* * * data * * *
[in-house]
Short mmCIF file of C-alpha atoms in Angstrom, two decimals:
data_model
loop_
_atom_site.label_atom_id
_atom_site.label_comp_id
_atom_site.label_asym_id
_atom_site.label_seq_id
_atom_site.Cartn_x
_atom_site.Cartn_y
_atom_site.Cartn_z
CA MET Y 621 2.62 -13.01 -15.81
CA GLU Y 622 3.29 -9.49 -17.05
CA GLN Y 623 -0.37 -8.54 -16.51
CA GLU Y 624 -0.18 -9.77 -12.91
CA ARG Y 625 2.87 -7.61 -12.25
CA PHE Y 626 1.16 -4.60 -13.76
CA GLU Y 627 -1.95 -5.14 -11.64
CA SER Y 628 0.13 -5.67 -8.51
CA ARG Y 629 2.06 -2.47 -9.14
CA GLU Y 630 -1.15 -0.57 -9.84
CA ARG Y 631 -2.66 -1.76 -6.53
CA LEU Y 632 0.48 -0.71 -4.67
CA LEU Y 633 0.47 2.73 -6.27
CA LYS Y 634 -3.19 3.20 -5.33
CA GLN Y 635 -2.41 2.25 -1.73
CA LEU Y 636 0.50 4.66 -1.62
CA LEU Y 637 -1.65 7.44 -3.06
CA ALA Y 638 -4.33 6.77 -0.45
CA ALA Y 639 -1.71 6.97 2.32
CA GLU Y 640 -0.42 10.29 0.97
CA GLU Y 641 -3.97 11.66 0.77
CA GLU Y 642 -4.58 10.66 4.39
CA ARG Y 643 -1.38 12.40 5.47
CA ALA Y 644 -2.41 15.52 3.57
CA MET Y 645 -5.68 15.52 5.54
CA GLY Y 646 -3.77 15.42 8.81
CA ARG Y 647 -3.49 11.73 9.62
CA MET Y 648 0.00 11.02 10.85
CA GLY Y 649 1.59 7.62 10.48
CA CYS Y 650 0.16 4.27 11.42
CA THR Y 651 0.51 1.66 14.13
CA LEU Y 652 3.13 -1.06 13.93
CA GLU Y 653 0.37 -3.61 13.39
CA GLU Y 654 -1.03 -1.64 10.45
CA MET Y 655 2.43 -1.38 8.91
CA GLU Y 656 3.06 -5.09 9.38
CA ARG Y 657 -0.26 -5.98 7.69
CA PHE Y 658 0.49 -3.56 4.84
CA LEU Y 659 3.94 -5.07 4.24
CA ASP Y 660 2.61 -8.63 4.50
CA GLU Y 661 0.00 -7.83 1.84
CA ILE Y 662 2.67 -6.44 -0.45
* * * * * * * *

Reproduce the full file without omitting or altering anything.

[in-house]
Short mmCIF file of C-alpha atoms in Angstrom, two decimals:
data_model
loop_
_atom_site.label_atom_id
_atom_site.label_comp_id
_atom_site.label_asym_id
_atom_site.label_seq_id
_atom_site.Cartn_x
_atom_site.Cartn_y
_atom_site.Cartn_z
CA MET Y 621 2.62 -13.01 -15.81
CA GLU Y 622 3.29 -9.49 -17.05
CA GLN Y 623 -0.37 -8.54 -16.51
CA GLU Y 624 -0.18 -9.77 -12.91
CA ARG Y 625 2.87 -7.61 -12.25
CA PHE Y 626 1.16 -4.60 -13.76
CA GLU Y 627 -1.95 -5.14 -11.64
CA SER Y 628 0.13 -5.67 -8.51
CA ARG Y 629 2.06 -2.47 -9.14
CA GLU Y 630 -1.15 -0.57 -9.84
CA ARG Y 631 -2.66 -1.76 -6.53
CA LEU Y 632 0.48 -0.71 -4.67
CA LEU Y 633 0.47 2.73 -6.27
CA LYS Y 634 -3.19 3.20 -5.33
CA GLN Y 635 -2.41 2.25 -1.73
CA LEU Y 636 0.50 4.66 -1.62
CA LEU Y 637 -1.65 7.44 -3.06
CA ALA Y 638 -4.33 6.77 -0.45
CA ALA Y 639 -1.71 6.97 2.32
CA GLU Y 640 -0.42 10.29 0.97
CA GLU Y 641 -3.97 11.66 0.77
CA GLU Y 642 -4.58 10.66 4.39
CA ARG Y 643 -1.38 12.40 5.47
CA ALA Y 644 -2.41 15.52 3.57
CA MET Y 645 -5.68 15.52 5.54
CA GLY Y 646 -3.77 15.42 8.81
CA ARG Y 647 -3.49 11.73 9.62
CA MET Y 648 0.00 11.02 10.85
CA GLY Y 649 1.59 7.62 10.48
CA CYS Y 650 0.16 4.27 11.42
CA THR Y 651 0.51 1.66 14.13
CA LEU Y 652 3.13 -1.06 13.93
CA GLU Y 653 0.37 -3.61 13.39
CA GLU Y 654 -1.03 -1.64 10.45
CA MET Y 655 2.43 -1.38 8.91
CA GLU Y 656 3.06 -5.09 9.38
CA ARG Y 657 -0.26 -5.98 7.69
CA PHE Y 658 0.49 -3.56 4.84
CA LEU Y 659 3.94 -5.07 4.24
CA ASP Y 660 2.61 -8.63 4.50
CA GLU Y 661 0.00 -7.83 1.84
CA ILE Y 662 2.67 -6.44 -0.45